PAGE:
x = m(1);
y = m(2);
z = m(3);

ei = e*i;
fh = f*h;

di = d*i;
fg = f*g;

dh = d*h;
eg = e*g;

ei_m_fh = ei - fh;
di_m_fg = di - fg;
dh_m_eg = dh - eg;

yi = y*i;
fz = f*z;

yh = y*h;
ez = e*z;

yi_m_fz = yi - fz;
yh_m_ez = yh - ez;

dz = d*z;
yg = y*g;

dz_m_yg = dz - yg;
ez_m_yh = ez - yh;

det_a = a*ei_m_fh - b*di_m_fg + c*dh_m_eg;
det_1 = x*ei_m_fh - b*yi_m_fz + c*yh_m_ez;
det_2 = a*yi_m_fz - x*di_m_fg + c*dz_m_yg;
det_3 = a*ez_m_yh - b*dz_m_yg + x*dh_m_eg;

p = det_1 / det_a;
q = det_2 / det_a;
r = det_3 / det_a;

k = [p;q;r];


LU (no pivoting) and back-substitution:

function [x, y, L, U] = LUSolve(A, b)
% Total FLOPS count:     (w/ Mods)
%
% Multiplications:  11    16
% Divisions/Recip:   6     3
% Total =           28    30
%

A11 = A(1,1);
A12 = A(1,2);
A13 = A(1,3);

A21 = A(2,1);
A22 = A(2,2);
A23 = A(2,3);

A31 = A(3,1);
A32 = A(3,2);
A33 = A(3,3);

b1 = b(1);
b2 = b(2);
b3 = b(3);

L11 = 1;
L22 = 1;
L33 = 1;

U11 = A11;
U12 = A12;
U13 = A13;

L21 = A21 / U11;
L31 = A31 / U11;

U22 = (A22 - L21*U12);
L32 = (A32 - L31*U12) / U22;

U23 = (A23 - L21*U13);

U33 = (A33 - L31*U13 - L32*U23);

y1 = b1;
y2 = b2 - L21*y1;
y3 = b3 - L31*y1 - L32*y2;

x3 = (y3                  ) / U33;
x2 = (y2 -          U23*x3) / U22;
x1 = (y1 - U12*x2 - U13*x3) / U11;

L = [ ...
L11,   0,   0;
L21, L22,   0;
L31, L32, L33];

U = [ ...
U11, U12, U13;
0, U22, U23;
0,   0, U33];

x = [x1;x2;x3];
y = [y1;y2;y3];


Explicit Inverse then Multiply:

function x = ExplicitInverseMultiply(A, m)
%
% FLOPS count:                  Alternative
%
% Multiplications:        30            33
% Divisions:               3             1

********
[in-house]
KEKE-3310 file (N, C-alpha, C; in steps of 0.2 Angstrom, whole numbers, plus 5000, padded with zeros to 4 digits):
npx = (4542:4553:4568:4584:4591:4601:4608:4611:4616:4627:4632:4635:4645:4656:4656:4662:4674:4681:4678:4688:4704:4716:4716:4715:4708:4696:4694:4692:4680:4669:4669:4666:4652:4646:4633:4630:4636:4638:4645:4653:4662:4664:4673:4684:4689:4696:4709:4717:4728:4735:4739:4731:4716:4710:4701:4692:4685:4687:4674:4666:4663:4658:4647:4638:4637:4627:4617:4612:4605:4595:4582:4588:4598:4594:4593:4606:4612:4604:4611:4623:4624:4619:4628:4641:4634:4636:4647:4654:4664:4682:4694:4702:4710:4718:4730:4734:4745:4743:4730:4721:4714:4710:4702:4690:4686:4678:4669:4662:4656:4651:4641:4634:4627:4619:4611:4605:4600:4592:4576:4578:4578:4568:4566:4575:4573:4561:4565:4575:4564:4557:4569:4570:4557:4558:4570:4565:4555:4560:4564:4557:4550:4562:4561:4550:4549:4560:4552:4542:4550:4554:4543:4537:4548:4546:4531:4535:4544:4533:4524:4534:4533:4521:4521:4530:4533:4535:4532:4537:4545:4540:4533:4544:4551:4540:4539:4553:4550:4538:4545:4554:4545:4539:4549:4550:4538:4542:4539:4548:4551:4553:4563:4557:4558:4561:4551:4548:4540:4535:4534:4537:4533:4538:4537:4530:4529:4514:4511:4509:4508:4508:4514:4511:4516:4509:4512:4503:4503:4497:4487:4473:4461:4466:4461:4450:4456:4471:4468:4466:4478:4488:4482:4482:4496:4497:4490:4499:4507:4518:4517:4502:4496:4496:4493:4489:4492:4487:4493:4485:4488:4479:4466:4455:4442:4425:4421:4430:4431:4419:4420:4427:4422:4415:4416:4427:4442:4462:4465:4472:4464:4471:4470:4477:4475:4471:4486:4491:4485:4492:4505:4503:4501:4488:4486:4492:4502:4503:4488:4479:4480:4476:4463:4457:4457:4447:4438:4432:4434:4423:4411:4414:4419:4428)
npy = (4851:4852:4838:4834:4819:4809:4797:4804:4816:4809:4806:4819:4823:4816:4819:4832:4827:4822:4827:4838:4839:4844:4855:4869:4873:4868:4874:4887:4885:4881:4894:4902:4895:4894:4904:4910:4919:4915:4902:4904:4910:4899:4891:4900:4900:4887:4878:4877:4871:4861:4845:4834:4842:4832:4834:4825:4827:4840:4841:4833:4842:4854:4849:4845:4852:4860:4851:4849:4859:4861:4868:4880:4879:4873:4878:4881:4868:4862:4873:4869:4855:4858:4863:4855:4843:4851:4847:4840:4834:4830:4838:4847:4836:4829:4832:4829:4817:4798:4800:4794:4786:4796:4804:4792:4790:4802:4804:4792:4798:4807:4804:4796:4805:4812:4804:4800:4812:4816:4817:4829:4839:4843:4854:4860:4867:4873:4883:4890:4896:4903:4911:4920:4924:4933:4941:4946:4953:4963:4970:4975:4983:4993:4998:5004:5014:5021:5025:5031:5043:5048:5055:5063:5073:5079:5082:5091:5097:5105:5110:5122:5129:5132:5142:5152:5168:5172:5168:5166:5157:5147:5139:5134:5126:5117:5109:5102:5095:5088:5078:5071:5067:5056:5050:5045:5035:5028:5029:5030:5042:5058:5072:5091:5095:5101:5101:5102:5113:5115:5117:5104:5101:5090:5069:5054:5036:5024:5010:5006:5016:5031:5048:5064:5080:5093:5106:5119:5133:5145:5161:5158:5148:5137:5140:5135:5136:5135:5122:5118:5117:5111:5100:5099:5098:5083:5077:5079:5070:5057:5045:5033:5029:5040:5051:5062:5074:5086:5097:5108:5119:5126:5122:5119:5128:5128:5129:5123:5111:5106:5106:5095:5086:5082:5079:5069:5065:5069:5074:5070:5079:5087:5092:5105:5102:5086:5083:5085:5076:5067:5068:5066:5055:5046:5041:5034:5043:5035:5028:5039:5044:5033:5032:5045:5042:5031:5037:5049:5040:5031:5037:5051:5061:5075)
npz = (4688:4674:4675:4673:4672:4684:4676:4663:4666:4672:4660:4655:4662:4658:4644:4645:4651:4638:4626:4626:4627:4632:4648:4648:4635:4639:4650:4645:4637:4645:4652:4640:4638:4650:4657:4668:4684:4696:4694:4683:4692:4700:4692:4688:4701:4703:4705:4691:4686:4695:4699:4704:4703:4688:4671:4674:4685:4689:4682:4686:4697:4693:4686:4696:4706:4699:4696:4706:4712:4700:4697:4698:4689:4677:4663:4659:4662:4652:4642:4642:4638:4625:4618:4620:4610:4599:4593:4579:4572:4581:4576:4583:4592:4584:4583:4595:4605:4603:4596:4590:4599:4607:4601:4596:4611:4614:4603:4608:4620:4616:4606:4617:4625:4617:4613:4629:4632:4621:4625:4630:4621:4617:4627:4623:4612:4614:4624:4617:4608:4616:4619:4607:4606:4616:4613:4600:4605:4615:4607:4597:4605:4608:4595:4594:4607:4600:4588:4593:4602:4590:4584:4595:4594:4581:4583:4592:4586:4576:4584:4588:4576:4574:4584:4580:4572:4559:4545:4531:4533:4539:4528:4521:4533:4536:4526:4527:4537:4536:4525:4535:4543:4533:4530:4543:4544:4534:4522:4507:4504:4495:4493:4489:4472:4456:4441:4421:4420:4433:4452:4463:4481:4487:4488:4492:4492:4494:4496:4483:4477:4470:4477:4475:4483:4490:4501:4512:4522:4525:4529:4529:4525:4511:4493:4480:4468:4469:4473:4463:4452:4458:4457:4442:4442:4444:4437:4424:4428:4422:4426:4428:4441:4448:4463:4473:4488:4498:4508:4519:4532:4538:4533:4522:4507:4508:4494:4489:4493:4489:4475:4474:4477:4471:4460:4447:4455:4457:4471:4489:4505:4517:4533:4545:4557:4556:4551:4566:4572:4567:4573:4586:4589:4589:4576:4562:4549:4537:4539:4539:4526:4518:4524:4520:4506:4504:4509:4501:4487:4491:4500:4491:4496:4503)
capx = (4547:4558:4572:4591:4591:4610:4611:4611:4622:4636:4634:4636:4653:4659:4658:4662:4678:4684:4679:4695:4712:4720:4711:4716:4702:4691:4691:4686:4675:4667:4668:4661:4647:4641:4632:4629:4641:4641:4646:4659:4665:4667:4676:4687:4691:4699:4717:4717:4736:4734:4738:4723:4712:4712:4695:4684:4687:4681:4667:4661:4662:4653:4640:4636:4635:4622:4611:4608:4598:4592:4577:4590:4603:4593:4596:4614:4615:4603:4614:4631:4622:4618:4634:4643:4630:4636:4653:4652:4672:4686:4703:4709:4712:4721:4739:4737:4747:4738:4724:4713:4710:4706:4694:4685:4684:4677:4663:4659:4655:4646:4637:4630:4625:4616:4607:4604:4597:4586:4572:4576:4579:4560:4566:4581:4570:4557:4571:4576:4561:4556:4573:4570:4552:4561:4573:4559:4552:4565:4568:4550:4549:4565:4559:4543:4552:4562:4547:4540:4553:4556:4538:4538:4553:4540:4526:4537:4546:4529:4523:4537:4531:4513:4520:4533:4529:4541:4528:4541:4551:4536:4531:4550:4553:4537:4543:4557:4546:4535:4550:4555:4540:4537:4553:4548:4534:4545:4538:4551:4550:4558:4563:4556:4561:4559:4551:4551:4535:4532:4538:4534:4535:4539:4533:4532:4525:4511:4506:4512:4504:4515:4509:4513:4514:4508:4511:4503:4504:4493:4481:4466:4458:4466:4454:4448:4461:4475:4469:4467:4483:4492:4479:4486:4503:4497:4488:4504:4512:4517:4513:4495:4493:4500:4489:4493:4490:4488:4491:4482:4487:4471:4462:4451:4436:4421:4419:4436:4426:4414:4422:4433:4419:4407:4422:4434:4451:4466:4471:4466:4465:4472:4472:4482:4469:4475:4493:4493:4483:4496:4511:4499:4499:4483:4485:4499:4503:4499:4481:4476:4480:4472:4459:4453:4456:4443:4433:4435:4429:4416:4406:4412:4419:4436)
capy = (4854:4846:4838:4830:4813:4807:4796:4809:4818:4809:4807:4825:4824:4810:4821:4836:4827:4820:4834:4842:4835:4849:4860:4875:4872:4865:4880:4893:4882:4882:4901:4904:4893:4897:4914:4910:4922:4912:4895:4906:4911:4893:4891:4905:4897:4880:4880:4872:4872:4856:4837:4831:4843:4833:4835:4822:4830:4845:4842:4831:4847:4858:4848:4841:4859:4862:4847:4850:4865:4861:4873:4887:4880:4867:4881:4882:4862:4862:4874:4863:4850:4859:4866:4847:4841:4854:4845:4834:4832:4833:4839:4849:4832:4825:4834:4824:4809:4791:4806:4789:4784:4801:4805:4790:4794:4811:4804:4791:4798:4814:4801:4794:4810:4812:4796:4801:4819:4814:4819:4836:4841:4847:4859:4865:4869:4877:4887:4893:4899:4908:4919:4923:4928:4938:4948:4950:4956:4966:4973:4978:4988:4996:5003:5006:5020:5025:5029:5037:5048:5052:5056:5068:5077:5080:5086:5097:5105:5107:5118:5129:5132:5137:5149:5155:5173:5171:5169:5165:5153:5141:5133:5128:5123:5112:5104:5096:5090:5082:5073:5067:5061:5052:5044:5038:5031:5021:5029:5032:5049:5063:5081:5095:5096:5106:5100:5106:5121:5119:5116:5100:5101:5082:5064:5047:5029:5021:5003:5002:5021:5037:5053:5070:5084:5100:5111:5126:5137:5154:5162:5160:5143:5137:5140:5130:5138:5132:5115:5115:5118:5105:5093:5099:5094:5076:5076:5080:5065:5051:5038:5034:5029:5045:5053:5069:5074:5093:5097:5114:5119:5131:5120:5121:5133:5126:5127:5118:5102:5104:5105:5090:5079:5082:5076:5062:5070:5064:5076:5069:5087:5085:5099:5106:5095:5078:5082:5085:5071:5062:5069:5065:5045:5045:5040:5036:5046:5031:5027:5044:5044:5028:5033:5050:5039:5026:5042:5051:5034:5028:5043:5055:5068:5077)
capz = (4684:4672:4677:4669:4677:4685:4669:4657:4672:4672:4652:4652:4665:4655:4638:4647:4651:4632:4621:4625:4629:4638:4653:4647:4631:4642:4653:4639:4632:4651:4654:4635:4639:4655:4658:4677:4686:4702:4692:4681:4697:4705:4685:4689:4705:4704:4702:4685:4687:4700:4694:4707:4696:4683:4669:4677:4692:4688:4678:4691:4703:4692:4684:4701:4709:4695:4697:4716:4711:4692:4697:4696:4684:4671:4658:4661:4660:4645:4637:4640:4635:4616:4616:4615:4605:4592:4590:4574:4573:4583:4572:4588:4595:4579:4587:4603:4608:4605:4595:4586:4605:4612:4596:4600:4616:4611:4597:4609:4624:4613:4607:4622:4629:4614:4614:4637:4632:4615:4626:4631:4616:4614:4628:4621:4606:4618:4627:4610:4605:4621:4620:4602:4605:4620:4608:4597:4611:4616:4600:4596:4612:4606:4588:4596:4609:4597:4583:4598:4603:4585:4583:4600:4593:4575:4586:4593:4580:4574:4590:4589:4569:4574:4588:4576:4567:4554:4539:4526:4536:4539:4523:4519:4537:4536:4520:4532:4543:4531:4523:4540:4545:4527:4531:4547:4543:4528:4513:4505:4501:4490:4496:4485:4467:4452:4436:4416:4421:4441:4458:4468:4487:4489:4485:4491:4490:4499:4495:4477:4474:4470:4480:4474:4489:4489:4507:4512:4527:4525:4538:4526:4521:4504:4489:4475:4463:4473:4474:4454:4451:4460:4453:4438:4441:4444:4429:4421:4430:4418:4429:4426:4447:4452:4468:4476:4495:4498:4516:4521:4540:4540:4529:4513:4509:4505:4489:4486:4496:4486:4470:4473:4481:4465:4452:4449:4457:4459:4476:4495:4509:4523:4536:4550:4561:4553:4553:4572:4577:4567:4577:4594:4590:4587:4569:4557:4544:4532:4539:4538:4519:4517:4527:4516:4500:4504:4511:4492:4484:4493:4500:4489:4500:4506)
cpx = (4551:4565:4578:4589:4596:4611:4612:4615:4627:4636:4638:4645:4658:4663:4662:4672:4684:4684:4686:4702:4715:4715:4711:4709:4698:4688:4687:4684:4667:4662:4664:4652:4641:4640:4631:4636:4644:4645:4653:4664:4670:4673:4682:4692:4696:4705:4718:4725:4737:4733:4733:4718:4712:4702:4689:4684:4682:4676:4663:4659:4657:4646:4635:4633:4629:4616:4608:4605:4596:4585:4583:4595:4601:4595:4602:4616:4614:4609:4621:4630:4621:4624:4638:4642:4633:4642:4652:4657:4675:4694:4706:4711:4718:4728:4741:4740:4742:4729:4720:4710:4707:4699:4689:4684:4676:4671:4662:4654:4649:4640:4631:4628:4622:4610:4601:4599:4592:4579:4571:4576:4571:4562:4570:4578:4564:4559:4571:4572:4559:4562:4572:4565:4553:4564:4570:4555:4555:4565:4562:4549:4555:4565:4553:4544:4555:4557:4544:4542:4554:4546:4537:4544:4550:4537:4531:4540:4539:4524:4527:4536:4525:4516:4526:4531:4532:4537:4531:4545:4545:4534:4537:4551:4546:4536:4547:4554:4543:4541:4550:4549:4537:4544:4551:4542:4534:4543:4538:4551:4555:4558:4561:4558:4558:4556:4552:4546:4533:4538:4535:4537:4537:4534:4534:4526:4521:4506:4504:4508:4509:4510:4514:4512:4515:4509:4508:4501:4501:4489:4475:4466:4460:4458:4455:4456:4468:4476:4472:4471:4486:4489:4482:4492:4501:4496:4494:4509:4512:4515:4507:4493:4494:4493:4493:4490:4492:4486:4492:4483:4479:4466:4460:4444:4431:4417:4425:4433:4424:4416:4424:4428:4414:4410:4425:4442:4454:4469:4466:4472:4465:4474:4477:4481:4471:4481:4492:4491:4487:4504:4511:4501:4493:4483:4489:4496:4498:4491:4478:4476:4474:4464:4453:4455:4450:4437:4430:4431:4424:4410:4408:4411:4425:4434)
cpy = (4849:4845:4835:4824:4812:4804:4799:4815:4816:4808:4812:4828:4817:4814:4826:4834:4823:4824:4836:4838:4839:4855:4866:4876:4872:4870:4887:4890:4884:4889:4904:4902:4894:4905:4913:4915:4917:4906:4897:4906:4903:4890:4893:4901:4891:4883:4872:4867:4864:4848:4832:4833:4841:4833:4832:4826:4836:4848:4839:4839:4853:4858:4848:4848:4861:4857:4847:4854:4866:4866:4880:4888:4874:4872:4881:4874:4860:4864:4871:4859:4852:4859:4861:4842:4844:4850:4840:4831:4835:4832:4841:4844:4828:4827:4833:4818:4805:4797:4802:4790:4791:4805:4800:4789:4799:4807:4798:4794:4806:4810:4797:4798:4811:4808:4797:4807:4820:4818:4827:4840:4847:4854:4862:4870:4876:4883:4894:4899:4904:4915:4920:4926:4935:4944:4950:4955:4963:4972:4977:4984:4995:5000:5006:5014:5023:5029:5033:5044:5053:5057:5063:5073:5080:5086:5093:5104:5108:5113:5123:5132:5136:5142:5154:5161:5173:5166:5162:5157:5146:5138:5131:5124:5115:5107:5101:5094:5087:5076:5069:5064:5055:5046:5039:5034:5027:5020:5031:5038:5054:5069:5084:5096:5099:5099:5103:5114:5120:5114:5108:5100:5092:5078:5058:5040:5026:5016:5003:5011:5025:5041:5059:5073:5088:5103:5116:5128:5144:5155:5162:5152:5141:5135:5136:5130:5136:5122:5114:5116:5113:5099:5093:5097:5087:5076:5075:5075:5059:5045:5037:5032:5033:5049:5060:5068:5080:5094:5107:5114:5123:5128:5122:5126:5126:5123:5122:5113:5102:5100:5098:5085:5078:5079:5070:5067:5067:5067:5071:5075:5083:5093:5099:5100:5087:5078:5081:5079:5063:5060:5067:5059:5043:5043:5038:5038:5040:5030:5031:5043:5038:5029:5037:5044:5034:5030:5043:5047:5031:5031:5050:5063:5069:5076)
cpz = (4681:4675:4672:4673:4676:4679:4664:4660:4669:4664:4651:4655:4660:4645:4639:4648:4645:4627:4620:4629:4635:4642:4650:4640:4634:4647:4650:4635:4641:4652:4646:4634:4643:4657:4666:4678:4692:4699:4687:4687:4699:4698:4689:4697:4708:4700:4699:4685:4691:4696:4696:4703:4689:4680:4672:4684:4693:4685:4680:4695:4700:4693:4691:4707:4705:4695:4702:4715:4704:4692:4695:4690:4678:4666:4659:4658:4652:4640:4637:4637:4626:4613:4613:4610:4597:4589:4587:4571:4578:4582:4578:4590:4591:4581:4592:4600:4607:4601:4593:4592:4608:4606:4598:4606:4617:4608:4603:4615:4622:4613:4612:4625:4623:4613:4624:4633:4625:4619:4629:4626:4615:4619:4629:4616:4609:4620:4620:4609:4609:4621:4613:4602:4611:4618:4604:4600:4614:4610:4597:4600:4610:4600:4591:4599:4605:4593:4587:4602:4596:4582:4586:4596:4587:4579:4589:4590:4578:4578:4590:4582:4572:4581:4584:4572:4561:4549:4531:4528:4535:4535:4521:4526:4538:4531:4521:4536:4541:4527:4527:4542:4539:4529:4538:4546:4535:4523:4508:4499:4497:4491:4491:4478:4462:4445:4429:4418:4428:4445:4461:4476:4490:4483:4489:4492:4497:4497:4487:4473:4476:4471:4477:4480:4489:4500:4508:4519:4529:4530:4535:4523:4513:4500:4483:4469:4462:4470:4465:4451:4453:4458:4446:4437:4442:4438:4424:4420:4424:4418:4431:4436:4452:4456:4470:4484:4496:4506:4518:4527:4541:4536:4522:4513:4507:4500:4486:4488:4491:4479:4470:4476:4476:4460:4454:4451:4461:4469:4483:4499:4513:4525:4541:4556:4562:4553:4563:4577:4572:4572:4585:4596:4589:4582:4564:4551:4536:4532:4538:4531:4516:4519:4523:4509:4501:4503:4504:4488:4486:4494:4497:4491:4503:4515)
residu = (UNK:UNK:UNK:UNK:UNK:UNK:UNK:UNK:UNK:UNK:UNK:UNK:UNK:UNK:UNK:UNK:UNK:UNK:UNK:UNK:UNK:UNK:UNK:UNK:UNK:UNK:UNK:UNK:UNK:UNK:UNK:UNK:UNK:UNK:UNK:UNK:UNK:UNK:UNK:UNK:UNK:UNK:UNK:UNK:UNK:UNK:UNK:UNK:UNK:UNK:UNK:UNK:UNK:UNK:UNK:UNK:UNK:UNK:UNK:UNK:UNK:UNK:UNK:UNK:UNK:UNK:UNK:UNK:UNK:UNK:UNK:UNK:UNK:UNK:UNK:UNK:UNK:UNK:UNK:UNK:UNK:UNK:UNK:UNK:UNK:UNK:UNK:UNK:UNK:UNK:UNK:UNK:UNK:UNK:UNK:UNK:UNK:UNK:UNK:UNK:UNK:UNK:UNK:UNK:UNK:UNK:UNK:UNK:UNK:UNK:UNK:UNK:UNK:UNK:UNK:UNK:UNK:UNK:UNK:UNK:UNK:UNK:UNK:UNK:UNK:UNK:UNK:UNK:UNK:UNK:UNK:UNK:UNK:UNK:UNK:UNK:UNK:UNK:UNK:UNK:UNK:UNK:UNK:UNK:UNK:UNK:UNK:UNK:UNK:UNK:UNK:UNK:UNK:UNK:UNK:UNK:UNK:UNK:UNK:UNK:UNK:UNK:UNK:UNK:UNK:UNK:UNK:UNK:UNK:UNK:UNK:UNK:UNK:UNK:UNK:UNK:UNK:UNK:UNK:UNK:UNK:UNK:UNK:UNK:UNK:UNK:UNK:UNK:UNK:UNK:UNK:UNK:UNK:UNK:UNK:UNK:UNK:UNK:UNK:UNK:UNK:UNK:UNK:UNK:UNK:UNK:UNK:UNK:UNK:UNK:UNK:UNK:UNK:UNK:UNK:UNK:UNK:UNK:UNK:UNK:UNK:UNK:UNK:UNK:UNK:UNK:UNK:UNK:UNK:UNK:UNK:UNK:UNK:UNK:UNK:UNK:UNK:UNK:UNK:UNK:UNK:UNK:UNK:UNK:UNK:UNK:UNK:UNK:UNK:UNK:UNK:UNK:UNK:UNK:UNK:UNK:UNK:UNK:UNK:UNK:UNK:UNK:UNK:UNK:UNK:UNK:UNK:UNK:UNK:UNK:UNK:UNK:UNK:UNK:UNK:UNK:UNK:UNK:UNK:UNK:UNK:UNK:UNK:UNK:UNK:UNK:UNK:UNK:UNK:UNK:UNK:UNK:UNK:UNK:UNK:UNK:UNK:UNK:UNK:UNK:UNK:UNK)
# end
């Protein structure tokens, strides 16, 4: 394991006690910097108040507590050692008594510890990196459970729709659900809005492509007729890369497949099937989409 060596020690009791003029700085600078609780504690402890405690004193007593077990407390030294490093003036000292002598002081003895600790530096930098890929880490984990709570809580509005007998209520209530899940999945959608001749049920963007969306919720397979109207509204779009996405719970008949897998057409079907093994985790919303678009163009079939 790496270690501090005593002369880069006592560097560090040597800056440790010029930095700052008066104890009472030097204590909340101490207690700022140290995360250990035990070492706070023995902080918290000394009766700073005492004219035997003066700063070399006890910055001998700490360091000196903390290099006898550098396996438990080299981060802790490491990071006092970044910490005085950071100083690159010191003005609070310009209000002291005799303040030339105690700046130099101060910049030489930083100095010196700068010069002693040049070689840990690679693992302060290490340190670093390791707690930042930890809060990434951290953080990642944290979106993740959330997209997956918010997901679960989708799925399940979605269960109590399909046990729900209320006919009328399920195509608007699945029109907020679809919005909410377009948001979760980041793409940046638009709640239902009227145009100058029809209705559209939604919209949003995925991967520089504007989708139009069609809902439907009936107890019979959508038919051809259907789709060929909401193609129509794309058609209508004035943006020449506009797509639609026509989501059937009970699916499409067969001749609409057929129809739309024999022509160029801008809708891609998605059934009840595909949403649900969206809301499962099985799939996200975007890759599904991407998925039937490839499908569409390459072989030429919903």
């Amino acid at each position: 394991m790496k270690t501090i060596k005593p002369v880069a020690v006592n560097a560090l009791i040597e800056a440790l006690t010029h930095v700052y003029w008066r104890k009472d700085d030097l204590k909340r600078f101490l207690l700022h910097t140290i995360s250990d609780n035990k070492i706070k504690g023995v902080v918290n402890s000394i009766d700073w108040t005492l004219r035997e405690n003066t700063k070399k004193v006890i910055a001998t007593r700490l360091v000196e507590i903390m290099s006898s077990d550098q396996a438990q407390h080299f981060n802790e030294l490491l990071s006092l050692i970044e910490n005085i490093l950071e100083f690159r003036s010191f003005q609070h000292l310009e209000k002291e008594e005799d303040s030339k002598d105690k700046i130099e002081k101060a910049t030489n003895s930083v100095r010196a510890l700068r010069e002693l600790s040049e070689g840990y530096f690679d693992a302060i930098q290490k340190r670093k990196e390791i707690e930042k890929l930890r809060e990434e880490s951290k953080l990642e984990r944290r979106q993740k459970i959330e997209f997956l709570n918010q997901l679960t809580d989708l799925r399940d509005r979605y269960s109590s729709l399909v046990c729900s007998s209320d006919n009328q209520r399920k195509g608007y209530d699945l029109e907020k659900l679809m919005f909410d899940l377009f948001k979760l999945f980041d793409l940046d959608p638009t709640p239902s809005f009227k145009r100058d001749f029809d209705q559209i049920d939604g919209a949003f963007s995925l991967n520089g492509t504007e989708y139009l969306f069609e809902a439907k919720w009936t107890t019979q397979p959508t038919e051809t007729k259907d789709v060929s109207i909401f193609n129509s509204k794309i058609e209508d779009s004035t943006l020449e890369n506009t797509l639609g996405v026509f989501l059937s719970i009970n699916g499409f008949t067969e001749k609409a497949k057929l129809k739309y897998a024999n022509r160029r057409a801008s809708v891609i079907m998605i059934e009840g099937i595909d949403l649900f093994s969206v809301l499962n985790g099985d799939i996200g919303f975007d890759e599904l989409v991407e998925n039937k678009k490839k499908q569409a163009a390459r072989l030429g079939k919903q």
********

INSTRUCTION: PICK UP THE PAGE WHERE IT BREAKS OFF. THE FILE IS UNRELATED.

% Total:                  50            51

a = A(1,1);
b = A(1,2);
c = A(1,3);

d = A(2,1);
e = A(2,2);
f = A(2,3);

g = A(3,1);
h = A(3,2);
i = A(3,3);

ae = a*e;
af = a*f;
ah = a*h;
ai = a*i;

bd = b*d;
bf = b*f;
bg = b*g;
bi = b*i;

cd = c*d;
ce = c*e;
cg = c*g;
ch = c*h;

dh = d*h;
di = d*i;

eg = e*g;
ei = e*i;

fg = f*g;
fh = f*h;

dh_m_eg = (dh - eg);
ei_m_fh = (ei - fh);
fg_m_di = (fg - di);

A = ei_m_fh;
B = fg_m_di;
C = dh_m_eg;
D = (ch - bi);
E = (ai - cg);
F = (bg - ah);
G = (bf - ce);
H = (cd - af);
I = (ae - bd);

det_A = a*ei_m_fh + b*fg_m_di + c*dh_m_eg;

x1 =  (A*m(1) + D*m(2) + G*m(3)) / det_A;
x2 =  (B*m(1) + E*m(2) + H*m(3)) / det_A;
x3 =  (C*m(1) + F*m(2) + I*m(3)) / det_A;

x = [x1;x2;x3];


Gaussian Elimination:

function x = GaussianEliminationSolve(A, m)
%
% FLOPS Count:      Min   Alternate
%
% Multiplications:  11    16
% Divisions:         6     3
% Total:            28    30
%

a = A(1,1);
b = A(1,2);
c = A(1,3);

d = A(2,1);
e = A(2,2);
f = A(2,3);

g = A(3,1);
h = A(3,2);
i = A(3,3);

b1 = m(1);
b2 = m(2);
b3 = m(3);

% Get to echelon form

op1 = d/a;

e_dash  = e  - op1*b;
f_dash  = f  - op1*c;
b2_dash = b2 - op1*b1;

op2 = g/a;

h_dash  = h  - op2*b;
i_dash  = i  - op2*c;
b3_dash = b3 - op2*b1;

op3 = h_dash / e_dash;

i_dash2  = i_dash  - op3*f_dash;
b3_dash2 = b3_dash - op3*b2_dash;

% Back substitution

x3 = (b3_dash2                  ) / i_dash2;
x2 = (b2_dash        - f_dash*x3) / e_dash;
x1 = (b1      - b*x2 -      c*x3) / a;

x = [x1 ; x2 ; x3];


• Assuming I haven't mis-counted, approximating $A^{-1}b$ by $2b - Ab$ is going to require 12 multiplications, 9 addition/subtractions, and no divisions. Approximating $A^{-1}b$ by $3(b - Ab) + A^2b$ is going to require 21 multiplications and 18 addition/subtractions. Calculating $A^{-1}b$ via this explicit formula looks to be 33 multiplications, 17 additions/subtractions, and 1 division. Like I said, my numbers might be off, so you might want to double check. Oct 10, 2014 at 23:19